It can't be easy living in Russia's shadow, and I envy no one in that position. Given its long history and, consequently, the temperament of its leaders (and a good part of its population), Russia for the foreseeable future will be a regional power with an attitude. Thus it will ever be concerned with what happens on its borders. Like it or not, that's how it is. America can't change this situation, though it surely can exacerbate it.
And it has—by pushing NATO, the Cold War anti-Soviet alliance, up to Russia's borders; by talking about putting interceptor missiles in former Soviet-allied nations in central Europe; by dangling NATO membership before former Soviet republics Ukraine and Georgia; and by cutting deals with other former Soviet republics in central Asia. Yet the fact of Western contributory provocation is probably of little comfort to the innocent people of Ukraine.
So, what to do? Ukrainian military resistance would bring disaster. So would U.S. and NATO intervention. Destroying a village in order to save it is too reminiscent of America's losing strategy in Vietnam. Perhaps some understanding between Ukraine and Russia along the lines of Finland's would be possible; this would entail, in the words of Zbigniew Brzezinski, "mutually respectful neighbors, wide-ranging economic relations both with Russia and the EU, but no participation in any military alliance viewed by Moscow as directed at itself."
That is for the people of Ukraine—not someone sitting safely in the United States—to decide. Ukrainian individuals and voluntary organizations should call the shots. I can see no good reason the central government in Kiev should determine for everyone in the country whether Ukrainians will trade with Europe or with Russia. The binary choice is a false alternative, and the two contending power groups should not demand that sort of choice. Free trade is about the liberty of individuals, not the power of governments, which would be well-advised to keep hands off.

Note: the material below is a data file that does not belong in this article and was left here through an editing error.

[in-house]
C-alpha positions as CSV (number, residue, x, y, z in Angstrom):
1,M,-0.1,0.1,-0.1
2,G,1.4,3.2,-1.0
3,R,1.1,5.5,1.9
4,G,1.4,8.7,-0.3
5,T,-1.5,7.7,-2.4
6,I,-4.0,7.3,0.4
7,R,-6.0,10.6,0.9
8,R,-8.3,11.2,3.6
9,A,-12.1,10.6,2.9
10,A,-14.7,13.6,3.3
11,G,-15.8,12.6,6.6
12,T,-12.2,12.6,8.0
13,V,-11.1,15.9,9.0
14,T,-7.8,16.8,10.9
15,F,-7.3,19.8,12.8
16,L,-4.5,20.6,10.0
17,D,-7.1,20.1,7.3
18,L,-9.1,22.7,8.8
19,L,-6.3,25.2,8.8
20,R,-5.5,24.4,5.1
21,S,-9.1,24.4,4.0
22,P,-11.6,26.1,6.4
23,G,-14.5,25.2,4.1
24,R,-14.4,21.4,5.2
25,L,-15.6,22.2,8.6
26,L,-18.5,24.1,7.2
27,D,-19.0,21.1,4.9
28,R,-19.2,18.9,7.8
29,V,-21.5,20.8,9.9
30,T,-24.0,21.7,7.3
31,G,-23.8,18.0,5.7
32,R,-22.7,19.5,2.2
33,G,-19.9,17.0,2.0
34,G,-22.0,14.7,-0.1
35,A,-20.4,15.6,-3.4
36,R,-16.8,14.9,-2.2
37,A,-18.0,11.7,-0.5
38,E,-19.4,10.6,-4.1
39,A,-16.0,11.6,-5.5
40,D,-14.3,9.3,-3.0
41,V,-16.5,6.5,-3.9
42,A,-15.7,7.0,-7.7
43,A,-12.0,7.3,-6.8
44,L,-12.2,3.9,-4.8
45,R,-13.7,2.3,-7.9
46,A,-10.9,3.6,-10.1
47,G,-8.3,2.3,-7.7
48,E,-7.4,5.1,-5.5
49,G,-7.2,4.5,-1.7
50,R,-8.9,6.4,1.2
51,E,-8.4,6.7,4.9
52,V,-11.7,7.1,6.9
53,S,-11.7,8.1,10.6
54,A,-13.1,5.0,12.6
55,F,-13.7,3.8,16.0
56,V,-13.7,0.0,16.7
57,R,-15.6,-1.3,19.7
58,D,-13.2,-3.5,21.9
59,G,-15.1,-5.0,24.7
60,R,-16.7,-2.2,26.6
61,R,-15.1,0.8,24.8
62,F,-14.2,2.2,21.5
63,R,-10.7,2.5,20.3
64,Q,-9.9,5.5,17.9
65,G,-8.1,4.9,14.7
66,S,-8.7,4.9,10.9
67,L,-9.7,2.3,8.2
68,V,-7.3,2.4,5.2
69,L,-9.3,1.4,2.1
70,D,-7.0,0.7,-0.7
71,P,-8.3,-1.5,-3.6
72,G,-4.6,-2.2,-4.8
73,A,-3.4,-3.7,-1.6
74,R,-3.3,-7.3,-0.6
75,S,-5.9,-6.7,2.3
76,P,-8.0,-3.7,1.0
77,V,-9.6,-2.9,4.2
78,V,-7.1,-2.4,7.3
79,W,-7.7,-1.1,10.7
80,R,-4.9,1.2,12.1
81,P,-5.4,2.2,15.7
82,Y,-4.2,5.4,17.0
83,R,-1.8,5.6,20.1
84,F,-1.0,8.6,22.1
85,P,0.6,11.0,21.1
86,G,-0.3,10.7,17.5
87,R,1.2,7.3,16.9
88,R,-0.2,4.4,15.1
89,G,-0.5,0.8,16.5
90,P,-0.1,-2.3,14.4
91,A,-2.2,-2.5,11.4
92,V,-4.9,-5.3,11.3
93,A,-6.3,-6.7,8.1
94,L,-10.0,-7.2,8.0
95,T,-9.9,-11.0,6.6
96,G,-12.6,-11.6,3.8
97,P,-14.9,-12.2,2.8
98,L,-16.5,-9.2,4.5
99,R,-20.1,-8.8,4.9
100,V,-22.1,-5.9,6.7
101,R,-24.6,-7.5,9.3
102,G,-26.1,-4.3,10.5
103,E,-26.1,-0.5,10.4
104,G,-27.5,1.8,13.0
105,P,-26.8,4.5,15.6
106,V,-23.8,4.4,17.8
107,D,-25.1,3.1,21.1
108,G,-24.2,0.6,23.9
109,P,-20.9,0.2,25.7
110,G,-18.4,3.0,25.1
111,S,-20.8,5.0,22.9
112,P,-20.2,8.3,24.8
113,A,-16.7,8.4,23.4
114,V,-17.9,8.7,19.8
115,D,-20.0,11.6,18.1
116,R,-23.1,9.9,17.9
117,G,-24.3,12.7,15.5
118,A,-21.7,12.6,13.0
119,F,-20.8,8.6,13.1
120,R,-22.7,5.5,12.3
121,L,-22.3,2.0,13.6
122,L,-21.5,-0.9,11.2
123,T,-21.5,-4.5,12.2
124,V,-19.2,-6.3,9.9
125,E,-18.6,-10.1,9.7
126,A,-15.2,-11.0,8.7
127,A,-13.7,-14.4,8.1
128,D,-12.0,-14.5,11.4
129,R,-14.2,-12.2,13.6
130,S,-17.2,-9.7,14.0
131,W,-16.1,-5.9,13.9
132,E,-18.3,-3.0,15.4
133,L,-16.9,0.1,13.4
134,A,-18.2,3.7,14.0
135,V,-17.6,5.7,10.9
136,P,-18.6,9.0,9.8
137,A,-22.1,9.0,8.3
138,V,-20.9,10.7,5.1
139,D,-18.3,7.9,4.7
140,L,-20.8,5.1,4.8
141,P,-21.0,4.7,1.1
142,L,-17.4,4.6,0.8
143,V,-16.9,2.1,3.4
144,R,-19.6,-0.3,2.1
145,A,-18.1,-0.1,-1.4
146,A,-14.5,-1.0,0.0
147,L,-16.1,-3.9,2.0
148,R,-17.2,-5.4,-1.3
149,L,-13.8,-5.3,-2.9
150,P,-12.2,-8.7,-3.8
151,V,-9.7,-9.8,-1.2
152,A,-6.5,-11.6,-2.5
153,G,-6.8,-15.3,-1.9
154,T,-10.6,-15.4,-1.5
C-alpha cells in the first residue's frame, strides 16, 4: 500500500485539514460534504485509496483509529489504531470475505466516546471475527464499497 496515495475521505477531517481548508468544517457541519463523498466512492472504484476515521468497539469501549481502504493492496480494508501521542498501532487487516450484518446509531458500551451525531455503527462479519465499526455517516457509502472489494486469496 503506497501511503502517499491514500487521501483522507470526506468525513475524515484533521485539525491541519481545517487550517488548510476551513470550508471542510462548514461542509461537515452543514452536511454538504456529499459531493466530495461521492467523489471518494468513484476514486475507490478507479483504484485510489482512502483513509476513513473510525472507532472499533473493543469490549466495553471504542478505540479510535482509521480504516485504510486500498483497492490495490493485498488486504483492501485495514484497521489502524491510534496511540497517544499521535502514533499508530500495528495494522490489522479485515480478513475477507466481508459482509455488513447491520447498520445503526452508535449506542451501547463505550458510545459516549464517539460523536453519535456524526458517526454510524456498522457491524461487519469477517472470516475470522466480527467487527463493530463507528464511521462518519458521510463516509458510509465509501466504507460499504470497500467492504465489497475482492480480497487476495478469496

None of this means that Americans can't help individual Ukrainians. There is one important way to help without expanding Washington's power, which achieved alarming proportions many generations ago.
I'm talking about opening America's borders—scrapping immigration controls. Ukrainians who want to get out of their dicey neighborhood, whether permanently or temporarily, should be free to move to the United States. Look at it this way: How dare we Americans confine Ukrainians to a condition they might desperately wish to escape? How can we imagine ourselves to be a humane people while engaged in a policy with such odious consequences and implications for liberty?
Opening the borders, of course, is not offered here as a comprehensive answer to the conflict between Russia and the Ukrainians who want to be free of Russian influence, but it may be an answer for some Ukrainians. How many, no one can know. But it makes little difference. Let them in! There are about a million Ukrainians in the United States (2006 census figures), second only to Canada outside of Ukraine itself, with the largest centers in New York City, Philadelphia, Chicago, Los Angeles, Detroit, Cleveland, and Indianapolis. The newcomers need not be strangers in a strange land, though they should be welcome throughout the country.
Respecting the freedom to move would not only help the individuals who choose to exercise it; it might also have benefits in Ukraine itself. The kleptocrats of all parties, who have used Ukraine like their personal milch cow, might finally realize their folly if they witnessed an exodus of their most enterprising and ambitious residents.
But let's not stop there. Why should Ukrainians get special treatment? There are oppressed and impoverished people everywhere, and it is no more humane for Americans to condemn them to bad conditions than it is to condemn the Ukrainians. Respecting the freedom to move is a matter of justice.
Unsurprisingly, justice would have good consequences. "Immigration restrictions trap many millions in Third World misery. Economists' consensus estimate is that open borders would roughly double world GDP, enough to virtually eliminate global poverty," George Mason University economist Bryan Caplan writes (PDF).
So forget guaranteeing loans to corrupt government officials. Forget facing down the Russians over Crimea. Open the borders!
This column originally appeared at the Future of Freedom Foundation.